Closing Time



Again I have the privilege to review another really terrific Irish play. This one is from Belfast-based (and born) Owen McCafferty and is about a hell-hole of life’s losers all locked into a lock-in somewhere in Belfast.

It actually doesn’t matter that it is Belfast, these mental and alcoholic derelicts are universal symbols of the decay and sadness at the heart of a society which is based on financial success.

Make no mistake, however, the landlord of the hotel bar where all this takes place, would love to be a major player and turn over six figures, but in reality he is stuck in a rut, to run the worst, dingy bar in his part of the city.

He dreams of schemes of riches and deceives his wife with his day and night dream-boat promises. This has a debilitating effect on his wife of years-and-tears who sees him, resentfully, as the author of her own misfortune.

Here is the charmer and the charmed; I suppose they both entered into the pub business as equal partners and it may be unfair to blame one rather than another but as they say, all is fair in love and war, and this is war and war and yes, a teeny bit of love squeezed out of the rotten carpet of their existence.

It is a play about how love can survive having been put through the mangle of competitive comparisons and acres and acres of drink.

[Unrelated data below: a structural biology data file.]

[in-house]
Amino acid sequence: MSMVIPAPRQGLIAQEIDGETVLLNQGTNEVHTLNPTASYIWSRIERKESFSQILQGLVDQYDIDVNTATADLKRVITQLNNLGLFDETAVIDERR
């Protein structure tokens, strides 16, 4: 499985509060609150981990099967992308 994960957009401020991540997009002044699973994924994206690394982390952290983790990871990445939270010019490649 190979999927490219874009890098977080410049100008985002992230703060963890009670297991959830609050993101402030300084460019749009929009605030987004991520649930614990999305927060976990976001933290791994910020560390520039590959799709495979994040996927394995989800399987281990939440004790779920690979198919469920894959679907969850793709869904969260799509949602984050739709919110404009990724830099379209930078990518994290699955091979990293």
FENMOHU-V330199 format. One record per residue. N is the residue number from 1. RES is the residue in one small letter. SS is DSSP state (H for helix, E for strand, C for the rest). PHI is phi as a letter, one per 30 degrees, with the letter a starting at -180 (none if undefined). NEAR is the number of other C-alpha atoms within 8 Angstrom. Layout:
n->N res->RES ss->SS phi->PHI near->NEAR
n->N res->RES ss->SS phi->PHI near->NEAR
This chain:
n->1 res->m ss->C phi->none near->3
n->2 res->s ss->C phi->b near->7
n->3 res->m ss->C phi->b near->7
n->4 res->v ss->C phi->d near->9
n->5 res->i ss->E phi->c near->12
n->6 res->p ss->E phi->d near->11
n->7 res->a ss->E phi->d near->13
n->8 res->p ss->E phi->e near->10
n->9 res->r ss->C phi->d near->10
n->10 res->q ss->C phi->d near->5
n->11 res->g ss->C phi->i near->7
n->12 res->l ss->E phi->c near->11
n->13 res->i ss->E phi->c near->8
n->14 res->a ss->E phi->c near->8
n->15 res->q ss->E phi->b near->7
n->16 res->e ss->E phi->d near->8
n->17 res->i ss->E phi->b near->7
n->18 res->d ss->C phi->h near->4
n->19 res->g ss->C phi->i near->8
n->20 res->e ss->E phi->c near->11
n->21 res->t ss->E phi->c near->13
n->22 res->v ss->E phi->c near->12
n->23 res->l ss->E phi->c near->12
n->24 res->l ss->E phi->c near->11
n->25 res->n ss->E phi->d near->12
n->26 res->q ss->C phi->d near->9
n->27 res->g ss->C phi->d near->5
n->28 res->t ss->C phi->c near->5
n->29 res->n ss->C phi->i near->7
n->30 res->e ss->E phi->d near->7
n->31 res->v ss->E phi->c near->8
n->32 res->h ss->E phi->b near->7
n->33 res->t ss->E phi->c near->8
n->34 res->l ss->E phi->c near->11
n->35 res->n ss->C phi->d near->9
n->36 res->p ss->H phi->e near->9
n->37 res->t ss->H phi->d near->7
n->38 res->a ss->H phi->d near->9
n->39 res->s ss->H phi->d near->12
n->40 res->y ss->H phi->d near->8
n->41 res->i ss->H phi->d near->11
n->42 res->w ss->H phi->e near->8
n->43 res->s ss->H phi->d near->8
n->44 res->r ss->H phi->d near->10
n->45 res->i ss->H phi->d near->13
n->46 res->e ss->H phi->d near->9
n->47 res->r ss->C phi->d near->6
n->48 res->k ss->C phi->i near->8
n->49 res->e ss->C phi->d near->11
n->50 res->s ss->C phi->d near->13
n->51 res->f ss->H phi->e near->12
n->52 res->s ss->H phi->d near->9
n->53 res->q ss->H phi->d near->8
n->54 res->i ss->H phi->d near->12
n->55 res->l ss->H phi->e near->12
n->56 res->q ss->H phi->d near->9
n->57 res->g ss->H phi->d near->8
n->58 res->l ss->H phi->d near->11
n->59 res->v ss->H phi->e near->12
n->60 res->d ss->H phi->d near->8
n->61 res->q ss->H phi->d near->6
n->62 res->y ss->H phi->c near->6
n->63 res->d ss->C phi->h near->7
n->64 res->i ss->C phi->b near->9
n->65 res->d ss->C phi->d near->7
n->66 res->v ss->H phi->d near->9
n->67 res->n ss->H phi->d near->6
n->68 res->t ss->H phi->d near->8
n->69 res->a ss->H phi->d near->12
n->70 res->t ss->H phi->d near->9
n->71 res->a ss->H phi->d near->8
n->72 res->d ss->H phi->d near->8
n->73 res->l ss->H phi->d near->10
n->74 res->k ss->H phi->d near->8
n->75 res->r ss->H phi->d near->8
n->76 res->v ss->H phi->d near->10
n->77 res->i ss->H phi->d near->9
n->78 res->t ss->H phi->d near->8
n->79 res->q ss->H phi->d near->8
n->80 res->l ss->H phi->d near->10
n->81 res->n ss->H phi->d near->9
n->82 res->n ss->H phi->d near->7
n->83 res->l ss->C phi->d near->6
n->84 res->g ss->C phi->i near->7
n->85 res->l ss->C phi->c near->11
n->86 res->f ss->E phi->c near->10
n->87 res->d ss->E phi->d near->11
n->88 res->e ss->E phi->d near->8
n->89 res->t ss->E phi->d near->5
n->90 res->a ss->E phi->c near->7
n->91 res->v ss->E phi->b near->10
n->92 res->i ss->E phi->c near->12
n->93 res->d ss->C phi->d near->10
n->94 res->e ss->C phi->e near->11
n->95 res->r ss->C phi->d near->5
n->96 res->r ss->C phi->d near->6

The acting is superb, I was mesmerised by each actor’s different contribution. As the wheedling Belfast lay-about, Iggy, Patrick O’Kane was superb. However Pam Ferris stole the show as the over-weight, despairing landlady moving from comedy, to assertiveness and eventually to pathetic drunkenness and lechery as she joined the men at the bar.

The play opens at nine in the morning on just another rotten day in this rotten part of Belfast and the no-hopers are assembled in the bar simply because they are still asleep from last night’s closing time; closing time becomes opening time in this time-transient despair.

At last they are awakened from their hangovers in their head-in-an-ashtray depictions of Still Life Beside an Empty Glass, and so begins again the pageant of their lives; a pint of lager here, a wee vodka here and now, then later breakfast (if it doesn’t make you boke your ring up) and maybe a walk down the road to get the paper.

This is a play about sitting in a bar until you grow old and in this play there are a lifetime’s conversations.

I don’t want to spoil the plot - even in this play of mood and personalities - there is one; enough to say perhaps, CLOSING TIME is a mesmerising masterpiece, not to be missed.

Lyttleton Loft, Royal National Theatre, South Bank, London SE1.(Box Office 020 7452 3000) until Sat 21st Sept 02, then on tour Gardner Arts Centre, Brighton 25-28 Sept, Warwick Arts Centre Studio 1-5 Oct, Tivoli Theatre, Dublin Theatre Festival 8-12 Oct.